cell MyCell
{
  int32 Value;
  string Name;
}

After compilation, we can access and manipulate MyCell via its cell accessor:

long cellId = 1;
using(var cell = Global.LocalStorage.UseMyCell(cellId))
{
  Console.WriteLine("Value: {0}", cell.Value);
  cell.Name = "a new name";
}

The manipulation is thread-safe when a cell is accessed via its cell accessor.

At the storage level, a cell is just a blob of bytes in the main memory. From the point view of a developer, a cell can be considered as a flat structured data container. It looks very much like a struct in C/C++ or C#. A fundamental difference between a C/C++ struct and a GE cell is their way of organizing memory. All data fields in a cell are flattened in a continuous memory region, while a C/C++ struct may contain data field references pointing to other data fields located at a different memory region.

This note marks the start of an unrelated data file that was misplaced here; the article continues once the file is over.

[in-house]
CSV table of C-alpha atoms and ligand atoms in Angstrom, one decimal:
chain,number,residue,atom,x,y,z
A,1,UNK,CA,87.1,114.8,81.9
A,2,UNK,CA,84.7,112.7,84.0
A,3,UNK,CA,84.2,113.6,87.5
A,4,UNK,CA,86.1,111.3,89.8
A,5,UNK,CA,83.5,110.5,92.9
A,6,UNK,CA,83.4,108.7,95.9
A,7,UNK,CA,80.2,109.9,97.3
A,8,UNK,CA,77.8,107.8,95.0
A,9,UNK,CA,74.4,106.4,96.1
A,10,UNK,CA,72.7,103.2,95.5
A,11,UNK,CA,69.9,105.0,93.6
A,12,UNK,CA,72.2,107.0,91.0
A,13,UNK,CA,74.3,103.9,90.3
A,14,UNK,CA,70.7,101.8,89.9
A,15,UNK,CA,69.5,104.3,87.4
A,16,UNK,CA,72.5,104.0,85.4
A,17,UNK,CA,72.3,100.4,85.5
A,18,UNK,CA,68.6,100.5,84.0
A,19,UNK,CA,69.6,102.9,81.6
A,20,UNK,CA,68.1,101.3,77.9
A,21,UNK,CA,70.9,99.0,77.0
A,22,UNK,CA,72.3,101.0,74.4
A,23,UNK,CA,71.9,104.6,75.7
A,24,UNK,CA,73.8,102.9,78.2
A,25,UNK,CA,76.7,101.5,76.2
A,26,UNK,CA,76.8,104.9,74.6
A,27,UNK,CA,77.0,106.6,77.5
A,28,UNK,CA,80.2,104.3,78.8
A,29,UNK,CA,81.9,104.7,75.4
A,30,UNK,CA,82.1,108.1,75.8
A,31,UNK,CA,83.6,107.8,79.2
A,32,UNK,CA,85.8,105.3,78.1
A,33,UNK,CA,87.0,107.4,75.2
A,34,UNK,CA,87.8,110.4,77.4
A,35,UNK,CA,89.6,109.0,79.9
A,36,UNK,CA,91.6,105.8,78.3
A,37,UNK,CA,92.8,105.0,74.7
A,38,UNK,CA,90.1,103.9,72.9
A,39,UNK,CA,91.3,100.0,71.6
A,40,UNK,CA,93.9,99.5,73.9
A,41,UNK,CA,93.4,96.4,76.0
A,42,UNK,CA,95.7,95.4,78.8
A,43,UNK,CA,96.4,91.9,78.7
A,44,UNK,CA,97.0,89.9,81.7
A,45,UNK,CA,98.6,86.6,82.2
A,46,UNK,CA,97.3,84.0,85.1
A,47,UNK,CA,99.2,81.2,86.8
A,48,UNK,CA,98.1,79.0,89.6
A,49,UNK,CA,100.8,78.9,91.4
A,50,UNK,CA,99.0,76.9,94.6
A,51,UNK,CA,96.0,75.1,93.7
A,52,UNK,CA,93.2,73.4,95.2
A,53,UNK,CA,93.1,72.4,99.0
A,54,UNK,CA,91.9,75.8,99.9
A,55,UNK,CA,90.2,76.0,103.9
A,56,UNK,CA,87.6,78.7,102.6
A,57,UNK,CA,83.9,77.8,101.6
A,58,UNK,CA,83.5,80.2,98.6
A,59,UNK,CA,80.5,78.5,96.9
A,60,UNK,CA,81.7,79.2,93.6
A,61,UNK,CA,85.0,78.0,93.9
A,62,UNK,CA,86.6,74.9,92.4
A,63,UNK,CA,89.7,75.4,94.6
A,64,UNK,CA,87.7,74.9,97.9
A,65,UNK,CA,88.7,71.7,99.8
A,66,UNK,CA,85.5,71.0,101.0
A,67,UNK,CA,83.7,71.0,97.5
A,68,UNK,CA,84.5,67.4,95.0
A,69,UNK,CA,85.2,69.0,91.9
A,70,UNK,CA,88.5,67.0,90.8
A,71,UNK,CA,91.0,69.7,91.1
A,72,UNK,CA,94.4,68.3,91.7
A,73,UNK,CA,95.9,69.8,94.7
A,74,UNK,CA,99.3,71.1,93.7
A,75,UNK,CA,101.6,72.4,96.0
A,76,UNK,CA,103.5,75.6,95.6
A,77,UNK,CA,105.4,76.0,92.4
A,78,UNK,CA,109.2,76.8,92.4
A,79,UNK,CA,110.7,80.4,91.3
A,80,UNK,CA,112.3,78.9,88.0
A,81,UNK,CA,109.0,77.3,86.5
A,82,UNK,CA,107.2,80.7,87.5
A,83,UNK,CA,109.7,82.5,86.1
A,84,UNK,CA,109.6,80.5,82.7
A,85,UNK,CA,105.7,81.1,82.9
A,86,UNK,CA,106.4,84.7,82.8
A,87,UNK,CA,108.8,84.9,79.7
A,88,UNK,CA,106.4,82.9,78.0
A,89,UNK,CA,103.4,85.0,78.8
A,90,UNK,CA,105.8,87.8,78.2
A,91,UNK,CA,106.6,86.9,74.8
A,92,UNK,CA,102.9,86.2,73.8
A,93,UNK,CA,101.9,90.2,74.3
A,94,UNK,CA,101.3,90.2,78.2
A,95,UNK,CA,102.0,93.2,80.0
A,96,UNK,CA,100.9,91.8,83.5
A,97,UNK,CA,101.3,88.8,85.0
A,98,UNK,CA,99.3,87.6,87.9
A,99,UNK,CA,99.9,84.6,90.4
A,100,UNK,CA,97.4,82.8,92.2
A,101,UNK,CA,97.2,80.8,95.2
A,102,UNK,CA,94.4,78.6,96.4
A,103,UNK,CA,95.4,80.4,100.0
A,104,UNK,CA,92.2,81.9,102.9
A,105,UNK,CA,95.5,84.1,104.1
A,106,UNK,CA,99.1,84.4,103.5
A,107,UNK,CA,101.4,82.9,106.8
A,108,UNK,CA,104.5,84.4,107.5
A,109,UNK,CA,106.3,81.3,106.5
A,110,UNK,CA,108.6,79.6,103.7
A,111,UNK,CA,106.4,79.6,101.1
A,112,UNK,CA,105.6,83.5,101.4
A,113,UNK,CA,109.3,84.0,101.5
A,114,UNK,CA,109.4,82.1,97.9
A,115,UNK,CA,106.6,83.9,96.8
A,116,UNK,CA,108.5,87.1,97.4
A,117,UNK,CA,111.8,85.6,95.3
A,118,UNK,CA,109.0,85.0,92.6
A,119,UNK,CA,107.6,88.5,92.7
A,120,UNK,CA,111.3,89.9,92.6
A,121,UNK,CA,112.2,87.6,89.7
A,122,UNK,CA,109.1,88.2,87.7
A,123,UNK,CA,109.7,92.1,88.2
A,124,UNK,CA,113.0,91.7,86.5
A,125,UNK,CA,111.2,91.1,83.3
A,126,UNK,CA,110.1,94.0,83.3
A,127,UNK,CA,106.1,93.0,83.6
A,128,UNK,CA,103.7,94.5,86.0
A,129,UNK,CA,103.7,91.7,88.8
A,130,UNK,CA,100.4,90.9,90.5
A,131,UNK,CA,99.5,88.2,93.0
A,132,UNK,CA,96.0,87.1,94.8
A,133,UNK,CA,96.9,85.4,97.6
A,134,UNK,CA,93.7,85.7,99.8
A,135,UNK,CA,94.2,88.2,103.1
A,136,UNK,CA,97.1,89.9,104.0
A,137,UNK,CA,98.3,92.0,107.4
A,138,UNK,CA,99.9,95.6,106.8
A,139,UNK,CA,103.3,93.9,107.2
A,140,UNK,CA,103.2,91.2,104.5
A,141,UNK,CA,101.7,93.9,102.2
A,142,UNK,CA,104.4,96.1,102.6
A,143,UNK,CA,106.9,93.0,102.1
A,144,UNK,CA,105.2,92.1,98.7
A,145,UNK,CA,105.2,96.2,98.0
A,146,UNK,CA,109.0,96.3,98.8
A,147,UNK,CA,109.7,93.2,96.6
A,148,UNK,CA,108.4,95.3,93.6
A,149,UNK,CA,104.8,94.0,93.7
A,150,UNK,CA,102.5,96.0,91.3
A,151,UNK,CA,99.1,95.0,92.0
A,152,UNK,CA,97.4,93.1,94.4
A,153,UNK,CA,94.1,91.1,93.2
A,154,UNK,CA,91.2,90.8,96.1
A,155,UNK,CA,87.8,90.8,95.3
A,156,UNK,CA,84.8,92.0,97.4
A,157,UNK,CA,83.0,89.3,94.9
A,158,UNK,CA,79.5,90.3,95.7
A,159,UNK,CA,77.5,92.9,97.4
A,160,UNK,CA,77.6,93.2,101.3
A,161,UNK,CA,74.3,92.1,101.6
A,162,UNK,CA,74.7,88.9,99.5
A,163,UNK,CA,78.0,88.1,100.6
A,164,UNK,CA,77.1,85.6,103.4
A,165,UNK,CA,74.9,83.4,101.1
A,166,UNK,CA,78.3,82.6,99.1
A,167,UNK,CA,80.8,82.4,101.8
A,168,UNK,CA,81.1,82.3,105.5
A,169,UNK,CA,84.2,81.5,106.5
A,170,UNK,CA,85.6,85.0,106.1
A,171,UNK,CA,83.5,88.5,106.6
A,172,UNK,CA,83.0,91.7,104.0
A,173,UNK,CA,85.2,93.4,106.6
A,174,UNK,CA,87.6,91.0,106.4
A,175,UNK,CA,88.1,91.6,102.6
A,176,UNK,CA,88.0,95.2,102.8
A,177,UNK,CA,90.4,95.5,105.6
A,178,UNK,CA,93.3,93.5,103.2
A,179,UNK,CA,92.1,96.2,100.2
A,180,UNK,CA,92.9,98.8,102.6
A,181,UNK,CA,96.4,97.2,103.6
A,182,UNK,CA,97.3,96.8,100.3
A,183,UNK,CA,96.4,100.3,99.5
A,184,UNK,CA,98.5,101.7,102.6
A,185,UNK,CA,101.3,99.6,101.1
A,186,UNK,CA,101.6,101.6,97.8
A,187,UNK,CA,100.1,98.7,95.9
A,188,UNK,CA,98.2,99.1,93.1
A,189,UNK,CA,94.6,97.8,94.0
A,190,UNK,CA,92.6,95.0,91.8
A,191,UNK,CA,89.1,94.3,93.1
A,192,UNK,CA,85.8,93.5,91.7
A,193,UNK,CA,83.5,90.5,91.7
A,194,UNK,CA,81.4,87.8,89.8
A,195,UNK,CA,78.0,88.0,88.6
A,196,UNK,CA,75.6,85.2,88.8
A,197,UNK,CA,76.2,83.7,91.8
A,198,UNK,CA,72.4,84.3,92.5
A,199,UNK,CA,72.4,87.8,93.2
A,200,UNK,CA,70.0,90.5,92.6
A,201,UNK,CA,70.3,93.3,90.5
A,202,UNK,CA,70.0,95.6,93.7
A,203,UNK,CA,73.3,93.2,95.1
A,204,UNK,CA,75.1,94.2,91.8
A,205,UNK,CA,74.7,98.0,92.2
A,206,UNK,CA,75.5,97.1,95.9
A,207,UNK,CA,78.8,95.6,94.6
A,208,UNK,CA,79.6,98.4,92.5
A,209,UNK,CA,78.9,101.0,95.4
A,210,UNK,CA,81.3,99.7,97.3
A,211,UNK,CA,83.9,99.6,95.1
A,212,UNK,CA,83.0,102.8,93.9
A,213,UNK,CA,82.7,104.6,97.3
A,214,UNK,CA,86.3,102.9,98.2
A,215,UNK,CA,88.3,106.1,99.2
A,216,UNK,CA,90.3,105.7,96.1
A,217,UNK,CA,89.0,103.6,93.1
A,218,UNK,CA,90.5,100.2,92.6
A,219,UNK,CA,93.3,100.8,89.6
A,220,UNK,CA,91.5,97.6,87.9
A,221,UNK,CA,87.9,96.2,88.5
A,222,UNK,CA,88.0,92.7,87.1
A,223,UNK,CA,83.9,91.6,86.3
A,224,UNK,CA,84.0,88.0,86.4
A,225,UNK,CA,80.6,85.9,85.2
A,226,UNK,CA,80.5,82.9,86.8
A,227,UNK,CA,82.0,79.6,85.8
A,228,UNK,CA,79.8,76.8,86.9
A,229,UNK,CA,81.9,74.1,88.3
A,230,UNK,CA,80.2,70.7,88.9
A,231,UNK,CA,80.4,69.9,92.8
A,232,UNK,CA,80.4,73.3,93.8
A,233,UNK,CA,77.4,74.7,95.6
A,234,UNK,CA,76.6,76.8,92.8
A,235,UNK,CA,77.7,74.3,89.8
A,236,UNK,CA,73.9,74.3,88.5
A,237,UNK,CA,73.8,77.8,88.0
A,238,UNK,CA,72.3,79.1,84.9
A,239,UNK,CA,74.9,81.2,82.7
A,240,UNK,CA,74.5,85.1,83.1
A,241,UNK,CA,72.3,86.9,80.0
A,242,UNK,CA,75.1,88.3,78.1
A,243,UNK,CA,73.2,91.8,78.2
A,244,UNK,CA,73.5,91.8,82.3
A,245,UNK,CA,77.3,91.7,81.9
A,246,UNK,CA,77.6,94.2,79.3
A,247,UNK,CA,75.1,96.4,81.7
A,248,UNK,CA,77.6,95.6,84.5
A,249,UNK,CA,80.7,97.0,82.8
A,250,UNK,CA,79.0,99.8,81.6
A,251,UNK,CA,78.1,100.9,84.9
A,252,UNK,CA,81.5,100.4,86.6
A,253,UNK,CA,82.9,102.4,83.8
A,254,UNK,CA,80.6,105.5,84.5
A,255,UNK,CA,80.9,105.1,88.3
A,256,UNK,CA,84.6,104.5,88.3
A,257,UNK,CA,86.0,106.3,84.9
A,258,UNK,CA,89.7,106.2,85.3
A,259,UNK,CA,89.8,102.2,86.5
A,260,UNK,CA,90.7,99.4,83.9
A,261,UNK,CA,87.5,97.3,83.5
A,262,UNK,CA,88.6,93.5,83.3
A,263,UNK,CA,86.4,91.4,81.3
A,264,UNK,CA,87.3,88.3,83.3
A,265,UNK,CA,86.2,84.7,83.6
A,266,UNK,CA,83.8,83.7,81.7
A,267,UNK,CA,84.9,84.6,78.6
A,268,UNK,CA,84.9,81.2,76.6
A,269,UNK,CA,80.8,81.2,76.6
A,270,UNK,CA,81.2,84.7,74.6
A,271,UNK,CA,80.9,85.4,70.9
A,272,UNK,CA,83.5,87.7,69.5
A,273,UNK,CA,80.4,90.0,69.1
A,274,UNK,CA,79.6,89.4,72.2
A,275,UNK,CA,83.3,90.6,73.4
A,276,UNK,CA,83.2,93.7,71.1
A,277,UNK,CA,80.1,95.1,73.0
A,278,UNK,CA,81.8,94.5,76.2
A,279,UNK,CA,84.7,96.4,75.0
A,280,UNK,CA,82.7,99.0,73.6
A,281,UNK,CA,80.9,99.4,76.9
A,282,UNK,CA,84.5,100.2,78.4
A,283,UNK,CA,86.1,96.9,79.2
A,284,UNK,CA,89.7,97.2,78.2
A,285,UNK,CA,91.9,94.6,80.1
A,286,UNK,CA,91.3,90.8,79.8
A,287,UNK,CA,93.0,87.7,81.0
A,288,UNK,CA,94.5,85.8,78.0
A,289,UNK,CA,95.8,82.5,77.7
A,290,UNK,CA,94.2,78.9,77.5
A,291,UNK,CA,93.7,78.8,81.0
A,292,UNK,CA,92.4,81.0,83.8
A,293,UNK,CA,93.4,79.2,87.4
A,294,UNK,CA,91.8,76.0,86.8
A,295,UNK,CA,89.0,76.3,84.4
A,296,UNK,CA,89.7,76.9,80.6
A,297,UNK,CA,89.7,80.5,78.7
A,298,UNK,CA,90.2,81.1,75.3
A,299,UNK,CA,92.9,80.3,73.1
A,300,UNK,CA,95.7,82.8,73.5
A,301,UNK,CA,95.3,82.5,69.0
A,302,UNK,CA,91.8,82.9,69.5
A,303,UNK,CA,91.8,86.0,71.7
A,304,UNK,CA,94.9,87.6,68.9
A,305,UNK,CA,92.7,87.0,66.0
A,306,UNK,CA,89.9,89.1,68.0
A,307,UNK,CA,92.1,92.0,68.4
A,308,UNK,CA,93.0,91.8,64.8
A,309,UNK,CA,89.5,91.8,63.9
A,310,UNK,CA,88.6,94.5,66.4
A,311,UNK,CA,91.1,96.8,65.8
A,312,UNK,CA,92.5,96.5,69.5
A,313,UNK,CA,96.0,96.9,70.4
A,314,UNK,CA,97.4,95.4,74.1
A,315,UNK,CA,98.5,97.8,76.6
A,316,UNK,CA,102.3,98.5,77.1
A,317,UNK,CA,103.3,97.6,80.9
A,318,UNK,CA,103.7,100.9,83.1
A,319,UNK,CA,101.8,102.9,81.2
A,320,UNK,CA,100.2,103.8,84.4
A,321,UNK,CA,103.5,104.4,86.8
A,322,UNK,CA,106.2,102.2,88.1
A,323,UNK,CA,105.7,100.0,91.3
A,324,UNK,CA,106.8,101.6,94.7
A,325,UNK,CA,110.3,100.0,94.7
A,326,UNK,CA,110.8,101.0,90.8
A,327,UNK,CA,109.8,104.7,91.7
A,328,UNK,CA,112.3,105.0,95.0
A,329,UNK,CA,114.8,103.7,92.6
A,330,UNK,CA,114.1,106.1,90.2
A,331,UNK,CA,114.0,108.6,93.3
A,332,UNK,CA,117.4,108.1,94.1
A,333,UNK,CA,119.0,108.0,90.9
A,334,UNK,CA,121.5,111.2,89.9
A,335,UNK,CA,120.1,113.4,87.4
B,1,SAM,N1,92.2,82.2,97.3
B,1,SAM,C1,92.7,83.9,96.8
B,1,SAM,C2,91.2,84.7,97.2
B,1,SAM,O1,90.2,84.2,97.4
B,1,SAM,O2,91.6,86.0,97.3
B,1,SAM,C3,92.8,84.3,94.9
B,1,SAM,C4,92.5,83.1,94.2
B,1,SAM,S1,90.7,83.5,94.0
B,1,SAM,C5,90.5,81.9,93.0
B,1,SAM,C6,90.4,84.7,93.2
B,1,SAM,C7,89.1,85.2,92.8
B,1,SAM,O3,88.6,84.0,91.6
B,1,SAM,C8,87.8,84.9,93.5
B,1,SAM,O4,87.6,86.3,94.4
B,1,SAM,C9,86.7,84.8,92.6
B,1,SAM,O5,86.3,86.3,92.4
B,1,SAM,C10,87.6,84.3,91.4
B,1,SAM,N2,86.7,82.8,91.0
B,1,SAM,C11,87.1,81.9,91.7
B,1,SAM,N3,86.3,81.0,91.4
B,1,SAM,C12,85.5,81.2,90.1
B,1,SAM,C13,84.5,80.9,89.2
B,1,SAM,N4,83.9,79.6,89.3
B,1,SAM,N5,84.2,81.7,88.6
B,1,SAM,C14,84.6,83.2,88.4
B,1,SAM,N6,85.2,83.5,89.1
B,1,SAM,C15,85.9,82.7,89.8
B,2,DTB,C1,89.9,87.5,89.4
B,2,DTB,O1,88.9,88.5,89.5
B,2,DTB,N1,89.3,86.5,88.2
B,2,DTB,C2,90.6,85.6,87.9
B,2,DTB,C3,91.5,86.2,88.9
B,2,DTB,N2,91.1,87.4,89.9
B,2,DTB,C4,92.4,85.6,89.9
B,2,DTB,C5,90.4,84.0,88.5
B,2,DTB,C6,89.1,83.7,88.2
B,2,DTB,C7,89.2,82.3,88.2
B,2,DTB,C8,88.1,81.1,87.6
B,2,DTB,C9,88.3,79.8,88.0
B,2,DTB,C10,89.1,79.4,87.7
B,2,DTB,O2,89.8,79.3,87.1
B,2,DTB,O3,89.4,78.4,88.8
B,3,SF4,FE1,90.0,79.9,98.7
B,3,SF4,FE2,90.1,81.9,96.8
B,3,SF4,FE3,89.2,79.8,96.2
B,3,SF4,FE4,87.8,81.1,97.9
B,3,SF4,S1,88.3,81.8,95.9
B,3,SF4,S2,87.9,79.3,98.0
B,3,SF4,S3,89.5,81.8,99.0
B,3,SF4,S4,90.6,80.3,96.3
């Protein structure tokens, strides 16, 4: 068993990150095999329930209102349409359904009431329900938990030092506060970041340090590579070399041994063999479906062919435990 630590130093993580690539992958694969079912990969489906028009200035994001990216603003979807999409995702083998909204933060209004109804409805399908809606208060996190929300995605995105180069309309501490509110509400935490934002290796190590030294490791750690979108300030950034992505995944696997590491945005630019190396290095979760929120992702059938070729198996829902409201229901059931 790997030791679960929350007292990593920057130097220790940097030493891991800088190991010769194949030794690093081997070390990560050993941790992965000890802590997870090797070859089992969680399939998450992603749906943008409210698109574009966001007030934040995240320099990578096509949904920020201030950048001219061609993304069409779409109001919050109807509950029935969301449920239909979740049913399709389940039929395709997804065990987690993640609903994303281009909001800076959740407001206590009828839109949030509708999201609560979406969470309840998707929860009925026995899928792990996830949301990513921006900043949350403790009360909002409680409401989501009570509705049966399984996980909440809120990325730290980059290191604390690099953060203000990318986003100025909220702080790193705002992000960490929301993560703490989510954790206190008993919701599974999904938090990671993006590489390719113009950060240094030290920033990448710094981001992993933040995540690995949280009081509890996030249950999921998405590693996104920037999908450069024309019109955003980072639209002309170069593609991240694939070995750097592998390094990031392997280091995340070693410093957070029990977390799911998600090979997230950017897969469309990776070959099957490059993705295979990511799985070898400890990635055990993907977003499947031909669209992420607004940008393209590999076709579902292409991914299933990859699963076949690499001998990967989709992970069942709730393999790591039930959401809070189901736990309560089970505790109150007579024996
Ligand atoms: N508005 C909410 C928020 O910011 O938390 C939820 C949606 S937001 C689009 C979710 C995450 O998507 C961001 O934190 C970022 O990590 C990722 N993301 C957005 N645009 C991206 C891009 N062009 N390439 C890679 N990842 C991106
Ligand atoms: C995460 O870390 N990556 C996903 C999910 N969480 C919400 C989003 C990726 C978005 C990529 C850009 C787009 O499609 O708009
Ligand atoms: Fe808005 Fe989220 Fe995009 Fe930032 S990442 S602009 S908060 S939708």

Data Modeling in TSL #

Cells are the basic building blocks of data modeling. Here we use a simple graph modeling example to demonstrate the basic of data modeling techniques.

Note: any cell in GE is referenced by a 64-bit CellId, thus a list of cells can be represented by List<CellId> in the cell specification.

cell struct SimpleGraphNode
{
    List<CellId> Inlinks;
    List<CellId> Outlinks;
    string Name;
}

This cell type can be used to represent nodes of a simple directed graph. Each node in this graph has a name and a list of inlinks and outlinks.

What if the graph edges have additional data associated. Here is an example:

struct MyEdge
{
    long Link;
    float Weight;
}

cell struct MyCell
{
    List<MyEdge> Inlinks;
    List<MyEdge> Outlinks;
    string Name;
}

This script contains a 'Cell' and a 'Struct'. This time, each edge contains a weight. Sample code for accessing MyCell:

Global.LocalStorage.SaveMyCell(132);

using (var ca = Global.LocalStorage.UseMyCell(132))
{
    ca.Inlinks.Add(new MyEdge(10, 11));
    ca.Outlinks.Add(new MyEdge(11, 12));